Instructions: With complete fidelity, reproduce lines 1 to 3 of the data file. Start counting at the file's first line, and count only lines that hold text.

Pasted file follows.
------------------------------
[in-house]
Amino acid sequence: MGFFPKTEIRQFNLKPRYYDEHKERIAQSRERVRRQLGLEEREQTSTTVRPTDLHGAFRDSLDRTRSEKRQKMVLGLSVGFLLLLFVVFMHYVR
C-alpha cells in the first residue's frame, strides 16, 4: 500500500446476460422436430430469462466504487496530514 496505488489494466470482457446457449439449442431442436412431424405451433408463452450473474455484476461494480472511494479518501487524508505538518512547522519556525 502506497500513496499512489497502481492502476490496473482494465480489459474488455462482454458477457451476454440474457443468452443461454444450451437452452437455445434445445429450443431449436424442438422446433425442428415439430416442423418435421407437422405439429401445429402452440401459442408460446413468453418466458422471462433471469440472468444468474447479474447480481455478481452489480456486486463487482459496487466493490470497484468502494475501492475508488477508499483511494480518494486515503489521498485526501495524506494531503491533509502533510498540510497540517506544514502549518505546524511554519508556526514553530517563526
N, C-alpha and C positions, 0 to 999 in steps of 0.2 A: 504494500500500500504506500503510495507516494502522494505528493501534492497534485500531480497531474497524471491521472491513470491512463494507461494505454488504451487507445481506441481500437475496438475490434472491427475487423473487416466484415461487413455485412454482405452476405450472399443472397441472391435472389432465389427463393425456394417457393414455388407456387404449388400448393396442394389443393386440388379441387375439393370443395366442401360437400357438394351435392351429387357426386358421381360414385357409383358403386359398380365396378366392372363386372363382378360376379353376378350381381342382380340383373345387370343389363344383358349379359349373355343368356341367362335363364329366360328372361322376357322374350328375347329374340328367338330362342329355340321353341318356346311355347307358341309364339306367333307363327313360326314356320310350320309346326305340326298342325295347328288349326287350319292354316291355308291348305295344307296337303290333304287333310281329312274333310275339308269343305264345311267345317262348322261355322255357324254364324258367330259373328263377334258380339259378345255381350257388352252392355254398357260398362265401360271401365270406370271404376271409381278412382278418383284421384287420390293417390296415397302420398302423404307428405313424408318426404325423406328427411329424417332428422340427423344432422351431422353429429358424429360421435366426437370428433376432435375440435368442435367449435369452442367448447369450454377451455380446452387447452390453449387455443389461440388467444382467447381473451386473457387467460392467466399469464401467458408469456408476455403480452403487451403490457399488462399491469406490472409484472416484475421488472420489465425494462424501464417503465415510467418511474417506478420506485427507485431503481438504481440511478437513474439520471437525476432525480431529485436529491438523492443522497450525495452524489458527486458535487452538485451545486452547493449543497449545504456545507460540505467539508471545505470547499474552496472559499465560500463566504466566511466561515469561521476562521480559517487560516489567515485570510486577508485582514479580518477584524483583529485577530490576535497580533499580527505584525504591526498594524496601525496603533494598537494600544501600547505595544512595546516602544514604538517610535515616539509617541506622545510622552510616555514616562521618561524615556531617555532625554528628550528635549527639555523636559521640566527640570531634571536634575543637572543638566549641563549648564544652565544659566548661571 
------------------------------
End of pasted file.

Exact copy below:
[in-house]
Amino acid sequence: MGFFPKTEIRQFNLKPRYYDEHKERIAQSRERVRRQLGLEEREQTSTTVRPTDLHGAFRDSLDRTRSEKRQKMVLGLSVGFLLLLFVVFMHYVR
C-alpha cells in the first residue's frame, strides 16, 4: 500500500446476460422436430430469462466504487496530514 496505488489494466470482457446457449439449442431442436412431424405451433408463452450473474455484476461494480472511494479518501487524508505538518512547522519556525 502506497500513496499512489497502481492502476490496473482494465480489459474488455462482454458477457451476454440474457443468452443461454444450451437452452437455445434445445429450443431449436424442438422446433425442428415439430416442423418435421407437422405439429401445429402452440401459442408460446413468453418466458422471462433471469440472468444468474447479474447480481455478481452489480456486486463487482459496487466493490470497484468502494475501492475508488477508499483511494480518494486515503489521498485526501495524506494531503491533509502533510498540510497540517506544514502549518505546524511554519508556526514553530517563526